This month actor Mark Rylance was supposed to be wowing audiences from the stage of the Bristol Old Vic, one of the world’s most historic theatres, in the new play Semmelweis. Instead the venue, including the wonderfully-restored foyer with what was a vibrant cafe bar, is achingly empty.
“It’s feels very odd to walk around the place without people,” said the executive director Charlotte Geeves. “We can’t wait to welcome our audiences back here and get back to what we do. We see ourselves as a civic building. We are here for the people of Bristol. This theatre needs them back as soon as possible.”
This week Britain’s beleaguered arts and heritage sectors were promised £1.57bn of help in a long-awaited rescue package described by the government as the biggest one-off investment in UK culture. Ministers said it would protect the future of the country’s museums, galleries, theatres and music venues.
The announcement was largely welcomed by the sector but many industry figures have warned that the fund comes too late to save beloved cultural institutions from going bust and many people from losing their jobs. On Thursday the government announced that from this weekend outdoor theatres, opera, dance and music can resume as they take place with a limited and physically distanced audience.
The Bristol Old Vic is already tentatively talking to solo artists – and trying to engage with the government and Public Health England – to work out if there maybe a way of experimenting with putting on modest, safe shows, perhaps in the cavernous foyer later this summer.
“It’s inconceivable that we can start selling tickets for a Christmas show,” said Tom Morris, the artistic director of Bristol Old Vic. “But to be able to do experiments to take us towards that would be incredibly helpful.”
Morris described the size of the promised package as “amazing.” But he said it needed to come quickly. “We can’t complain about the scale of such an investment. But the longer it is until we know what support we have, the deeper the cuts we have to make. Anything that can speed up that process is hugely helpful.”
Bristol Old Vic has 60 members of staff and another 150 on freelance and zero hours contracts. Almost 90% are furloughed. The theatre is projected to make a loss of £400,000 this financial year.
A huge problem for the sector is that so many of those who work in theatre – from the actors to stagehands and set makers – are freelancers. The bottom line is that if there is no show for them to work on, they don’t get paid. The fear is that they may be lost to the industry forever.
The shadow culture secretary, Jo Stevens, was shown around Bristol Old Vic on Thursday. In the theatre’s intimate Weston Studio, she viewed a set built for the Patrick Marber play about non-league football, The Red Lion. The production was due to run from 11-28 March but had to be halted. The benches and lockers that represent the football dressing room are still in place, gathering dust.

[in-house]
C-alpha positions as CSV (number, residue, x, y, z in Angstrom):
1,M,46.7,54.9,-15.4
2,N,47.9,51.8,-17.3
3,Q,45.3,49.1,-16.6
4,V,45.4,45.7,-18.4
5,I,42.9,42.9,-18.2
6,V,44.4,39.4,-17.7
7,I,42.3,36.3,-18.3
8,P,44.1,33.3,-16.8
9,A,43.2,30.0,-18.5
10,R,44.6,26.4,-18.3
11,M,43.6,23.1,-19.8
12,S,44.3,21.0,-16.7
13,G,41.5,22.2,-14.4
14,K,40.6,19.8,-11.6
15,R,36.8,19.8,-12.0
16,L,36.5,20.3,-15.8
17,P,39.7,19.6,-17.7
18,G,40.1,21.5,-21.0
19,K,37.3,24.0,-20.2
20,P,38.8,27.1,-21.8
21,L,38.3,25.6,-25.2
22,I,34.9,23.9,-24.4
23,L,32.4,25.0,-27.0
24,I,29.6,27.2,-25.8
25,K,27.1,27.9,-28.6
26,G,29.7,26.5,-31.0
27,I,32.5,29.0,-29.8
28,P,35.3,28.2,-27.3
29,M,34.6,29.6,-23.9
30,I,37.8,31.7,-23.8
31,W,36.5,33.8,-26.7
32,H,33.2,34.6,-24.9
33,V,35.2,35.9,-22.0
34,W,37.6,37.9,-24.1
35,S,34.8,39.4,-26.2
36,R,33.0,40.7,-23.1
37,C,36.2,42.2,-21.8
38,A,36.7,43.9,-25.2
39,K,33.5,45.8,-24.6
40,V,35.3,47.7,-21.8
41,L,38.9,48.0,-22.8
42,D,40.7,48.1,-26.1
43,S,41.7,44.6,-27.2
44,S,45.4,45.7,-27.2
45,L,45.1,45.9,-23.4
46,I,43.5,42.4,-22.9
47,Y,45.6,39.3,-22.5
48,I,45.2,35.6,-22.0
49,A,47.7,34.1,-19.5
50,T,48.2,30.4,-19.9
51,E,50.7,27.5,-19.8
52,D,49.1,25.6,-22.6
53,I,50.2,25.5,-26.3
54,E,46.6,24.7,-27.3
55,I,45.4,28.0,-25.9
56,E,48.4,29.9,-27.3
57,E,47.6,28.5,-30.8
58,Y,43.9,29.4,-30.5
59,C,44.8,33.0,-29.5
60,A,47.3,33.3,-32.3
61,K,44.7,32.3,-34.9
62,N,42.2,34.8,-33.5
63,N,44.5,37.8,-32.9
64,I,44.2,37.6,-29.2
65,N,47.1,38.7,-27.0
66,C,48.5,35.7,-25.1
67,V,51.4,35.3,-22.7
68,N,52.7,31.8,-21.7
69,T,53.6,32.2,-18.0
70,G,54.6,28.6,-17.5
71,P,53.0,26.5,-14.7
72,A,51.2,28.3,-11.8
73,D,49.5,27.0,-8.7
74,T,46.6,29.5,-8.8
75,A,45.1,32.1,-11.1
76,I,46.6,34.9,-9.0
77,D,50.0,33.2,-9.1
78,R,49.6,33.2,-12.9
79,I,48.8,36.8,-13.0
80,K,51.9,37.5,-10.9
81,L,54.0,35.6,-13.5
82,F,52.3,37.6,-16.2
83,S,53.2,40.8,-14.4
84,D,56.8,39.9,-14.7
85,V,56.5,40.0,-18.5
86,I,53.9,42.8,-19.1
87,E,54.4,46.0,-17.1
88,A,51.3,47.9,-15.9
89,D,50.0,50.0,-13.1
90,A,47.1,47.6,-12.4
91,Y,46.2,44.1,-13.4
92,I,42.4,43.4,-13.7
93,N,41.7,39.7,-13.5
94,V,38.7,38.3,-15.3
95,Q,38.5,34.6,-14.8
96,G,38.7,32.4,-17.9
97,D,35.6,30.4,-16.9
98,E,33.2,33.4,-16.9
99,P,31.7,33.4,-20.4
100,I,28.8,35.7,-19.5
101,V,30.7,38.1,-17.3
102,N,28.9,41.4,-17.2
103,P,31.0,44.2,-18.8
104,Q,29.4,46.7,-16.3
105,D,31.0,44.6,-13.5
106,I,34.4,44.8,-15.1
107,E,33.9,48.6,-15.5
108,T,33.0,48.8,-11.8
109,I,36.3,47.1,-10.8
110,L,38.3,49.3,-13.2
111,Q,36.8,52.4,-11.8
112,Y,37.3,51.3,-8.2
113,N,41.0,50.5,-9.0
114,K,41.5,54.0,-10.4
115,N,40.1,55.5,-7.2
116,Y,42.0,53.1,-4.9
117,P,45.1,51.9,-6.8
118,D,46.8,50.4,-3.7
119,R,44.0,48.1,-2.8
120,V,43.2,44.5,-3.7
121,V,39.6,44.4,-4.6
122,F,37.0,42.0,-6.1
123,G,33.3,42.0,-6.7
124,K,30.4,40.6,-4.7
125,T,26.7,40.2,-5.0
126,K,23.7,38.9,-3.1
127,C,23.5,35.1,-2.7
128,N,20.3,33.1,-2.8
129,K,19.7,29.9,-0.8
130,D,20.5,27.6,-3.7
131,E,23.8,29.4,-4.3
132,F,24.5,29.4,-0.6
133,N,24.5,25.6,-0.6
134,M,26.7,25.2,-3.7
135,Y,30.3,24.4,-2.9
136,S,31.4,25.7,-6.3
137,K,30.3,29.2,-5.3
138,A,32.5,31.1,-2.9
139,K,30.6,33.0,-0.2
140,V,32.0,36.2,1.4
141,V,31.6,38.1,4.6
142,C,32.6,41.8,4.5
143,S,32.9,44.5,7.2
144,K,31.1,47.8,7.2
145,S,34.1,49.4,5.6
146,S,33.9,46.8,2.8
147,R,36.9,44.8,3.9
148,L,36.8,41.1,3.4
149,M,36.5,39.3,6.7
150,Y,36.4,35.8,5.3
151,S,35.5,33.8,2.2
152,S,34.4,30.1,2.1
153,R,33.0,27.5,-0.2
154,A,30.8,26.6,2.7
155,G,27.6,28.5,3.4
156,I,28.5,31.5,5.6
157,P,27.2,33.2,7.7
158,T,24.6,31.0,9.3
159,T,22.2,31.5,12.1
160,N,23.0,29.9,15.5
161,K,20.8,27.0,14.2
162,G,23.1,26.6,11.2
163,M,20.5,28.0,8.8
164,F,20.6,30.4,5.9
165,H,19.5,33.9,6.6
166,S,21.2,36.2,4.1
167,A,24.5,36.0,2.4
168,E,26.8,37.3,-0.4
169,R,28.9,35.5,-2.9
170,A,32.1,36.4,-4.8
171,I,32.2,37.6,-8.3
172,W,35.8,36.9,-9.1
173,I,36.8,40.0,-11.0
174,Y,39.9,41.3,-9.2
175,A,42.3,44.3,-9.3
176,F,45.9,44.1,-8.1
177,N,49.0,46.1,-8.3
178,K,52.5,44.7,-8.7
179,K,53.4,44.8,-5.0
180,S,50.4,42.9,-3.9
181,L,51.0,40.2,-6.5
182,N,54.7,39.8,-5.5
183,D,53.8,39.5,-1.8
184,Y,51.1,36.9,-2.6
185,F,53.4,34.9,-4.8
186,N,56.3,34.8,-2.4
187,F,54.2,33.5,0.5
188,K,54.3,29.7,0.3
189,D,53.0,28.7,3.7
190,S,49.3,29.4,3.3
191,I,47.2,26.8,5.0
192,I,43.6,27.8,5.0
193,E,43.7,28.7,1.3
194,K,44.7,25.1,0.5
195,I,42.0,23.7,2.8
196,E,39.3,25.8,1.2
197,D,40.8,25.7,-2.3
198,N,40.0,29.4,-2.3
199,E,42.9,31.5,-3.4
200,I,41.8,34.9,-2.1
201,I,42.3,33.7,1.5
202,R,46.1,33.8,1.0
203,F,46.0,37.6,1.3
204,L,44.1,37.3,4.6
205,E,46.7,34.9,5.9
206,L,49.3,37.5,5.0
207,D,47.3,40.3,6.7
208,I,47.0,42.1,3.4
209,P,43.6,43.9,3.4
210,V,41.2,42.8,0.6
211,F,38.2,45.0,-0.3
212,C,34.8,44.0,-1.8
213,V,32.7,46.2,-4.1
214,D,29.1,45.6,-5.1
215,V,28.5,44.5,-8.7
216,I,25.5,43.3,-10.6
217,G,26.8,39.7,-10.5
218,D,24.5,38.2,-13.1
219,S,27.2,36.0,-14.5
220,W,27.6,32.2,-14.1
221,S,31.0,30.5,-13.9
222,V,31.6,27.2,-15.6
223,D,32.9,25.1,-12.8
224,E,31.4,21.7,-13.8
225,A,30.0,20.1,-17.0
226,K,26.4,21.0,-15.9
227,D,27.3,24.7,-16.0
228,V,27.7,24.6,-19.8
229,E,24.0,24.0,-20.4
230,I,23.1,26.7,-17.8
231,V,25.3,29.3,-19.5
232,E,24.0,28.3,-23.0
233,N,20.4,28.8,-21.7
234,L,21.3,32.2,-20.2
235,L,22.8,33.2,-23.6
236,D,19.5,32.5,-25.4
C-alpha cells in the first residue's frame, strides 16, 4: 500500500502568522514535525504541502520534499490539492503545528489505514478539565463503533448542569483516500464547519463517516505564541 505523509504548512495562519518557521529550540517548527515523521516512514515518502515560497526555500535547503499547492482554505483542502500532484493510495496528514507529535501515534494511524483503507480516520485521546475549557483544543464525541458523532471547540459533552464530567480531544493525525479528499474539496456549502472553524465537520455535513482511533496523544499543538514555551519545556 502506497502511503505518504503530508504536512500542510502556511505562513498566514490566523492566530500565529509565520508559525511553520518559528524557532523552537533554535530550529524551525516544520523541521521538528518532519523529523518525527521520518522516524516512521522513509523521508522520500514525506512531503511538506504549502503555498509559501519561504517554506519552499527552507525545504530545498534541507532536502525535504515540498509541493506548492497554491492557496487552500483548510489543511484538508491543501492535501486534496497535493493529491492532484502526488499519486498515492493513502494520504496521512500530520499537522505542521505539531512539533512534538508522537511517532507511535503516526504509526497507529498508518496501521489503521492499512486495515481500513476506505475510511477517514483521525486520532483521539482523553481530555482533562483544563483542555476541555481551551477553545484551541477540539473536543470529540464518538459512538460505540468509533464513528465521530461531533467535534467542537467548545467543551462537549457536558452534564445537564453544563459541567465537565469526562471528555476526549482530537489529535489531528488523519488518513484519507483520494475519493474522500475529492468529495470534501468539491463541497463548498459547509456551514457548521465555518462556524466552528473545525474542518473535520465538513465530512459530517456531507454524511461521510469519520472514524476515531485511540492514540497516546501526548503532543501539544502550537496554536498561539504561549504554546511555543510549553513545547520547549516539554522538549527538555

Stevens said: “This money needs to be distributed as quickly as possible. I’m really concerned it’s not going to reach organisations until September, October time, by when they might be on to their second lot of redundancies. It’s people’s skills that make this industry so successful. Buildings are great but it’s the people we need.
“70% of theatre workers are freelancers. There’s a large number of people who have had no government support since the start of the crisis. Their voices are getting louder and more desperate. The government seems to think it’s a sector of the economy that can be ignored.”
Stevens wonders why, if people can get on passenger planes and go to pubs and restaurants in England, there is no firm plan, with dates, to get audiences inside theatres. “If there is evidence being used by the government to base their decision on, why not publish it.” She is also concerned that while the “crown jewels” – places like Bristol Old Vic – may survive, smaller theatres could be lost.
Across the city, at the Tobacco Factory theatre and arts space, the strange times are captured in the sight of props being stored in the otherwise empty bar. A oversize Jammie Dodger and tin of sardines from a production of The Borrowers are propped against the wall.
A chalkboard is still filled with the comments left by the last audience here who clearly enjoyed the production of Who’s Afraid of Virginia Woolf. “Best play we’ve ever seen,” wrote one theatre-goer. “So moving, thank you,” wrote another.
“We can’t bear to rub them off,” said artistic director Mike Tweddle. “And we’re storing props in the bar to save money.”
The Tobacco Factory is much younger than the Old Vic (20 years against more than 254) and sees itself as a focal point for its south Bristol neighbourhood, which it has helped transform. It sees itself as a community theatre that stages world-class work.
It has just heard that it is receiving Arts Council England emergency funding that will help tide it over until the autumn and its loyal audience has donated £60,000, but on Thursday it was still talking to staff about redundancies.
“We need to make drastic decisions now,” said Tweddle. “It so sad. We’ve got such a wonderful team. The audiences are the lifeblood but the staff are the beating heart that make this place work. The announcements from the government are welcome but it’s about speed. We need help as soon as possible.”